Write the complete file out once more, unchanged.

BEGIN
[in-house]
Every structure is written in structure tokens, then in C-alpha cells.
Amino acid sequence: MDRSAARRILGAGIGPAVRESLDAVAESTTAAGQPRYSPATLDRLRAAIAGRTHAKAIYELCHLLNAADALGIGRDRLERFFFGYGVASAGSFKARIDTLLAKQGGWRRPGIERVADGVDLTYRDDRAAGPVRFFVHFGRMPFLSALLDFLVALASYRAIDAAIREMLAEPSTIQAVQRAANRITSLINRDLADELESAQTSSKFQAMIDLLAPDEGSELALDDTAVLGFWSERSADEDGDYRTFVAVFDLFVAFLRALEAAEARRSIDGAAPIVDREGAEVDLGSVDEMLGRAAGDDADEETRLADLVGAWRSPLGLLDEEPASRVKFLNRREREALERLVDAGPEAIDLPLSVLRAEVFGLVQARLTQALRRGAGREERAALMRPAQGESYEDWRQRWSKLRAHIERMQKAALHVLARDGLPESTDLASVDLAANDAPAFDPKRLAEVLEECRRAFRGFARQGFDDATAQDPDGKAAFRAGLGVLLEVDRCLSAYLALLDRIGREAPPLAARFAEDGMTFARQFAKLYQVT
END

[in-house]
Every structure is written in structure tokens, then in C-alpha cells.
Amino acid sequence: MDRSAARRILGAGIGPAVRESLDAVAESTTAAGQPRYSPATLDRLRAAIAGRTHAKAIYELCHLLNAADALGIGRDRLERFFFGYGVASAGSFKARIDTLLAKQGGWRRPGIERVADGVDLTYRDDRAAGPVRFFVHFGRMPFLSALLDFLVALASYRAIDAAIREMLAEPSTIQAVQRAANRITSLINRDLADELESAQTSSKFQAMIDLLAPDEGSELALDDTAVLGFWSERSADEDGDYRTFVAVFDLFVAFLRALEAAEARRSIDGAAPIVDREGAEVDLGSVDEMLGRAAGDDADEETRLADLVGAWRSPLGLLDEEPASRVKFLNRREREALERLVDAGPEAIDLPLSVLRAEVFGLVQARLTQALRRGAGREERAALMRPAQGESYEDWRQRWSKLRAHIERMQKAALHVLARDGLPESTDLASVDLAANDAPAFDPKRLAEVLEECRRAFRGFARQGFDDATAQDPDGKAAFRAGLGVLLEVDRCLSAYLALLDRIGREAPPLAARFAEDGMTFARQFAKLYQVT